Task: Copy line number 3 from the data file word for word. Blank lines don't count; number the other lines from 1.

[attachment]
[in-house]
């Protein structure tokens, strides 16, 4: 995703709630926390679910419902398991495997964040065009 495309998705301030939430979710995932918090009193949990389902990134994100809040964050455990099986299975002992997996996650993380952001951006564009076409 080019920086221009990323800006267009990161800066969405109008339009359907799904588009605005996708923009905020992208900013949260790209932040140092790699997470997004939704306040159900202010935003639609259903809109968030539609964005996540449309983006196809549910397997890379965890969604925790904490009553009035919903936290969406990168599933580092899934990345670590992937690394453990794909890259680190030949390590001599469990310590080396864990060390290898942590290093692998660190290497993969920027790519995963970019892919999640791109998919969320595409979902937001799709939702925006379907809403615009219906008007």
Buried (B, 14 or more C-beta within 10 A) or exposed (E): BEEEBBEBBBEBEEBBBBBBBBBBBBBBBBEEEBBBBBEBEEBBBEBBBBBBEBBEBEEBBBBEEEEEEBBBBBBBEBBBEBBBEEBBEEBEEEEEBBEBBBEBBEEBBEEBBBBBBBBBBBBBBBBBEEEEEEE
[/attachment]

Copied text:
Buried (B, 14 or more C-beta within 10 A) or exposed (E): BEEEBBEBBBEBEEBBBBBBBBBBBBBBBBEEEBBBBBEBEEBBBEBBBBBBEBBEBEEBBBBEEEEEEBBBBBBBEBBBEBBBEEBBEEBEEEEEBBEBBBEBBEEBBEEBBBBBBBBBBBBBBBBBEEEEEEE